CCS at www.ccsinfo.com makes a C compiler for the rest of us that costs between $99 and $350 depending on which version you buy - I have the $99 one for DOS and Mid Range PIC chips - called CCS-PCM. It is meant to ease the programmer's task in preparing code for the Microchip PIC Microcontroller (Visit Microchip Website For More Information about the PIC).
Starting out with the C compiler may not be as clear as it could be - especially if you are new to PIC programming. While there are several sites that have PIC code and have great resources, the examples shown on the sites usually depend on a particular kind of evaluation board or piece of hardware. This page expects very little formal hardware. You should be able to breadboard up a PIC and get it kicking over. That's about it.
First off - there is no substitute for understanding the PIC before you start programming. I highly recommend you get Easy Pic'n by Benson (ISBN 0-9654162-0-8) from Dontronics or HVW Technology or Amazon or somewhere similar. Go through the book and teach yourself assembler. The software to do it is free from Microchip. It will only take you a couple of days to get through the book (or less if you want to pull an all-nighter).
The rest of this page assumes you know a little about PIC architecture, have installed CCS on your computer, and are just wondering what to do next.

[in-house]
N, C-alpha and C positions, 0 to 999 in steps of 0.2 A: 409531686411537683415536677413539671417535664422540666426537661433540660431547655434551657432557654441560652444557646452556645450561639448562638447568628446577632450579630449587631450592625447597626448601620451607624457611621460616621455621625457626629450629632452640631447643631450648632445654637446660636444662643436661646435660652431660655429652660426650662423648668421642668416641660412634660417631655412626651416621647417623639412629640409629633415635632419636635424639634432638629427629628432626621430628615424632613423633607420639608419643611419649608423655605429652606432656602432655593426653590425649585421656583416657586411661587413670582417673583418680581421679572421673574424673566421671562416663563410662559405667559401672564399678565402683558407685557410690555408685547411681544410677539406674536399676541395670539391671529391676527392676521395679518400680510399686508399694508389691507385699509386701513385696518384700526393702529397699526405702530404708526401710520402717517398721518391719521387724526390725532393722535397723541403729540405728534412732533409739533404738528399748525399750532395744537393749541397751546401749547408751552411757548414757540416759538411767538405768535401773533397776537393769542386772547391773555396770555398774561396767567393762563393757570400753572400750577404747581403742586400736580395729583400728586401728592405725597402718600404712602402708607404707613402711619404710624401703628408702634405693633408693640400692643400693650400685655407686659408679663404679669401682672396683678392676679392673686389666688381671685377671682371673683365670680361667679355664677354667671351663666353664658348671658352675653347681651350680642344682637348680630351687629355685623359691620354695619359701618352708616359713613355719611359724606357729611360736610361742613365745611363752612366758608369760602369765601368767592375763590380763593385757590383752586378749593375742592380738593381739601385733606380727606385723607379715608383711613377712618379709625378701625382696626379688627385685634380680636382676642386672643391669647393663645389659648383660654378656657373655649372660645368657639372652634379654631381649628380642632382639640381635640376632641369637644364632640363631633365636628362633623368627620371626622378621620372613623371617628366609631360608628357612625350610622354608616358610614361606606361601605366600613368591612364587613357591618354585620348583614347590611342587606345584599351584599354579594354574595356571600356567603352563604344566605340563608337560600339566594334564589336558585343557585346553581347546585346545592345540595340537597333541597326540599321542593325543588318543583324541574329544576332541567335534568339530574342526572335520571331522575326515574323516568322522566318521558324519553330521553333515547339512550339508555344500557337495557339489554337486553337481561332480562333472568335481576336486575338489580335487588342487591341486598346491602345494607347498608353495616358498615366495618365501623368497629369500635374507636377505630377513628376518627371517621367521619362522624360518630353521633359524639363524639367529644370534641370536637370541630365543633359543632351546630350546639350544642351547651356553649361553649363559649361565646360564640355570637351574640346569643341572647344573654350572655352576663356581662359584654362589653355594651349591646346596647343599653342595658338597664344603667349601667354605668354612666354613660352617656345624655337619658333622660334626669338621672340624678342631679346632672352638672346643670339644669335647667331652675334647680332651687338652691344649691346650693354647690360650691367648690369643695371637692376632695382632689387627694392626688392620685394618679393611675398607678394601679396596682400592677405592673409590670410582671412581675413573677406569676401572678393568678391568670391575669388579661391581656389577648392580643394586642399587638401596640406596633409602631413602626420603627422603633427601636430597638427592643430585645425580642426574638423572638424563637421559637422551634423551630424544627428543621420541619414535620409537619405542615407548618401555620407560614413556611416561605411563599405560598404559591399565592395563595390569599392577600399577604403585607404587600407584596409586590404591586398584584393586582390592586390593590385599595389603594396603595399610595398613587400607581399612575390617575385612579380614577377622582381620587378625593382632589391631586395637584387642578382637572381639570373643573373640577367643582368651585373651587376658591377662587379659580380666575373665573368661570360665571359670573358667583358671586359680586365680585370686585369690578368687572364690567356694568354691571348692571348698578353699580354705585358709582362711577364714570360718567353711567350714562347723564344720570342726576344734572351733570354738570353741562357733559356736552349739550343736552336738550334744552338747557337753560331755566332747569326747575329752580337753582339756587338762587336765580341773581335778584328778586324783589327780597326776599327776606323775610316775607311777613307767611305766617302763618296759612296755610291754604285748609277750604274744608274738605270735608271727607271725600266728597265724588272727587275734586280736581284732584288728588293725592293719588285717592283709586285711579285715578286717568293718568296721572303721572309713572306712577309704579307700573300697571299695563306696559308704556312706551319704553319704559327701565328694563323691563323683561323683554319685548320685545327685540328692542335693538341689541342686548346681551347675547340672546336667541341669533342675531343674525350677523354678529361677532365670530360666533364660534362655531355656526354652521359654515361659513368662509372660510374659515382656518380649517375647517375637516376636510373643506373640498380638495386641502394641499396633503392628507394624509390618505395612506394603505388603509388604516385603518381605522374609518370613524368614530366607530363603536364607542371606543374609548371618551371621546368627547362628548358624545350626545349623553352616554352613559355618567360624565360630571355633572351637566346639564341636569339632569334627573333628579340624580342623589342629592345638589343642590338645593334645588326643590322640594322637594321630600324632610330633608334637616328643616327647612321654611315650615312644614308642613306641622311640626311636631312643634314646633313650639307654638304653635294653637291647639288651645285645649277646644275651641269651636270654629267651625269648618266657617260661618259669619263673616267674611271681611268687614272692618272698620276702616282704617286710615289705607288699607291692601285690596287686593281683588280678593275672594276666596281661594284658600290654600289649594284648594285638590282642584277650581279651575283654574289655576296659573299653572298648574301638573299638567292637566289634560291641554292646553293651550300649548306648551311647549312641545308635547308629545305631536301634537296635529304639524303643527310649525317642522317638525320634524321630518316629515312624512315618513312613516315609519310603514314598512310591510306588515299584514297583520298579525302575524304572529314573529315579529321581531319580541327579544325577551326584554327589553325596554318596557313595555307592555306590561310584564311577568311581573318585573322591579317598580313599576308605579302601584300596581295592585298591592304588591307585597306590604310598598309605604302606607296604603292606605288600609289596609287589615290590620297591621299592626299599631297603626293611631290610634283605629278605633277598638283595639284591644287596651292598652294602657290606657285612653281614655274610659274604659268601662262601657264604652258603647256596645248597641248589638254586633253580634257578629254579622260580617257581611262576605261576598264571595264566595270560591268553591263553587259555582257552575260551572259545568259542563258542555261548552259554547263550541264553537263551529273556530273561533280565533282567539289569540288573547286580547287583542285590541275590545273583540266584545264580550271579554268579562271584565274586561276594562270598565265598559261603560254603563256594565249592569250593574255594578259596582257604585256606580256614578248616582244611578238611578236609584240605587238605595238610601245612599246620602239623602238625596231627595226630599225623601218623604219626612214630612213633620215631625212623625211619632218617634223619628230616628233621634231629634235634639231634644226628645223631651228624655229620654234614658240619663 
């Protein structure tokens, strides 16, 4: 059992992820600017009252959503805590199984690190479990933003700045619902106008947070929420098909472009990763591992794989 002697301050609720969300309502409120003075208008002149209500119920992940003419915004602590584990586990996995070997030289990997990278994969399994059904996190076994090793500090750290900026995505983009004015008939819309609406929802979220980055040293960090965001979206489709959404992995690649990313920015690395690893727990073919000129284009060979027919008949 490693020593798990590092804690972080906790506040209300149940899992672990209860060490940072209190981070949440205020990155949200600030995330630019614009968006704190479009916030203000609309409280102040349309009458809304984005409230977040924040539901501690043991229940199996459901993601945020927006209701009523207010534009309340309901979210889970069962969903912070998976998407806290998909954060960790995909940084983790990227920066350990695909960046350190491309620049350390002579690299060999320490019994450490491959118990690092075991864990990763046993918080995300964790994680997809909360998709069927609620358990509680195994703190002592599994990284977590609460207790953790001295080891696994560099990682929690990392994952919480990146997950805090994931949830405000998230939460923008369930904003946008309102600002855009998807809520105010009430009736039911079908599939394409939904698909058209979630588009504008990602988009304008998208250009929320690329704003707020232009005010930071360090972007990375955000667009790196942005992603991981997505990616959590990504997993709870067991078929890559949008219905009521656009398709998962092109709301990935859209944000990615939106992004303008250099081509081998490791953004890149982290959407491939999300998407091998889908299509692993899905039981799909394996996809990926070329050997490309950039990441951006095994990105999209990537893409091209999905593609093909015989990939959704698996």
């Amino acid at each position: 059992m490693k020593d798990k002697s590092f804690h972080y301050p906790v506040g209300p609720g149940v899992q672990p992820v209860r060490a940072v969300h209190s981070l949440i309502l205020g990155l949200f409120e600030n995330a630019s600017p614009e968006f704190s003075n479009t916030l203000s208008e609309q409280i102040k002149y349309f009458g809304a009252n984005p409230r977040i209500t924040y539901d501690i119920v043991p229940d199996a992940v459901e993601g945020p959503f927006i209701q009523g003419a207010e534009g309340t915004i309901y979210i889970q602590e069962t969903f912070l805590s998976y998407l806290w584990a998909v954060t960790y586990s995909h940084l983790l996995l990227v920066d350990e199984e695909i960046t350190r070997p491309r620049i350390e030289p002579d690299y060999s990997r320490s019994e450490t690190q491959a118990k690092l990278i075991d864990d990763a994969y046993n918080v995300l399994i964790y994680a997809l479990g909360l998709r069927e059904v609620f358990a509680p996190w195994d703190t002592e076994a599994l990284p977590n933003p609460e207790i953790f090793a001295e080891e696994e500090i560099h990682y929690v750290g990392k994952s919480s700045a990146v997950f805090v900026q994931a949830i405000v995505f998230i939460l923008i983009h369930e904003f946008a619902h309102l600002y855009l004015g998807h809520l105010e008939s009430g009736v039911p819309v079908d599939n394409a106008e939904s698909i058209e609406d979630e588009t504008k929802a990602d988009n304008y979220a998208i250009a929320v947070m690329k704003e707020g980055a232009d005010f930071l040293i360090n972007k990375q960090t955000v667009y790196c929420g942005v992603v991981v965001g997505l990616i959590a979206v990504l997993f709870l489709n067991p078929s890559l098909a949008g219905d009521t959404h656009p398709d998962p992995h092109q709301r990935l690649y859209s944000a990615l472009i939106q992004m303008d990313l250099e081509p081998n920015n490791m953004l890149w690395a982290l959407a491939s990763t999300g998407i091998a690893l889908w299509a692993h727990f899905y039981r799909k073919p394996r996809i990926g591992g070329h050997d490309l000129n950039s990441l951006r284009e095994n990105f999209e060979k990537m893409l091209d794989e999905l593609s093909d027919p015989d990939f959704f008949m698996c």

Benson's Easy Pic 'n has some great (and simple) .asm examples in it and I decided to convert some of the ideas to C code. The following are those conversions. All the examples depend on you having a 16F84 PIC that you have figured out how to load with .hex code from the C compiler using a programmer. There are tons of programmers out there - I use one from Peter Anderson's Site and I have recently acquired a PICSTART Plus (available from Digikey and elsewhere).
2. PIC (16F84) from Digikey, Dontronics, Peter Anderson, etc
3. Two 8 switch DIP switches (I pulled mine from a couple of old modem boards but they are also available from Radio Shack and elsewhere).
4. Several SPST switches - either push button or toggle.
5. Several LEDs (or better yet, an 8 LED bar from Radio Shack)
6. A 7 segment display for one of the programs (also available from the Shack).
7. A 5 volt power supply for the breadboard (7805 setup of some sort).
9. 74HCT04 chip for a bounceless (sort of) half monostable multivibrator. See the Easy Pic 'n book for hookup.
10. A wall wart power supply.
Did you try the code and it wouldn't compile? READ THIS:
LOOKING AT C CODE ON A WEB BROWSER SUCKS. DOWNLOAD THE ZIP FILE AND LOOK AT IT in notepad or a proper editor. If you click on the links, some code will be hidden. Be sure to download and install the first file as defs_f84.h